The Rheology of Deep Slow Slip during Subduction: the View from the Rock Record
Cailey Condit, University of Washington
Melodie French, Rice University
William Hoover, University of Washington
Nicole Ferrie, University of Washington
Episodic tremor and slow slip events occur down dip of the locked seismogenic zone in well instrumented subduction zones around the world. During these events, the plate interface slips faster than tectonic creeping rates but slower than earthquakes, and can readily load the locked seismogenic zone. Geophysical observations of the slow slip environment suggest it is a critically stressed, fluid-rich part of the plate interface. These constraints have led to a range of hypotheses for slow slip mechanisms from viscous creep to activation of frictional mechanisms by elevated pore fluid pressures. However, these hypotheses remain largely unconstrained in the rock record. We present geological, microstructural, and textural observations from two exhumed subduction terranes to examine the mechanisms that accommodated deformation at the depths of deep slow slip. We couple these observations with rheological analysis to link deformation features to slip modes during subduction. By targeting deformation microstructures from a range of typical subduction lithologies, we show that quartz and feldspar-rich rocks deform predominantly by pressure solution creep, and cannot accommodate slow slip strain rates unless stresses are 10 to 100x larger than estimated. In contrast, metasomatic schists containing talc and chlorite have microstructures consistent with rheological models suggesting these chemically hybrid lithologies can host slow slip strain rates frictionally during periods of elevated pore fluid pressures. Together, these observations provide key geologic constraints on the mechanisms and conditions of deep slow slip events during subduction, and suggest that chemical transformations and fluid infiltration play a key role in leading to these mechanical behaviors.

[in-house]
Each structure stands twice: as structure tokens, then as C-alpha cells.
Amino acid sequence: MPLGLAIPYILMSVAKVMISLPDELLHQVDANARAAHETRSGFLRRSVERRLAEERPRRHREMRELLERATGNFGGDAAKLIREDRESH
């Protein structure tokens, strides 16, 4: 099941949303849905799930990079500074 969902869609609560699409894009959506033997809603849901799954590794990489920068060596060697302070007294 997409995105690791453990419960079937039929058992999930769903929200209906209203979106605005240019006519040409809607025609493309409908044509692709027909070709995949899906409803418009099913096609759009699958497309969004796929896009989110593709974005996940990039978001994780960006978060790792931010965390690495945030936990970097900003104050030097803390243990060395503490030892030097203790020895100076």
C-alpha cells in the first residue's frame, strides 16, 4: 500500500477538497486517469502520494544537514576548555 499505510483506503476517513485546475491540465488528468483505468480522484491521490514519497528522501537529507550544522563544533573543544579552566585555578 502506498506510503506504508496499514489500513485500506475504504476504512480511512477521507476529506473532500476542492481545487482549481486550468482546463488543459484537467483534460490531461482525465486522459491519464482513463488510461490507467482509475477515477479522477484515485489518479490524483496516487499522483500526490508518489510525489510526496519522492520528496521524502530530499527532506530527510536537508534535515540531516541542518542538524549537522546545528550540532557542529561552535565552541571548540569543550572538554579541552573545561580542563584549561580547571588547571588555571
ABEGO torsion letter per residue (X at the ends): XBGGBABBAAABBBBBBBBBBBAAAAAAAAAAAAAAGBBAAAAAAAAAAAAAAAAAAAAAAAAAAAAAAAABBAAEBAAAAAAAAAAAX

Session 2: Rheology of the Lithosphere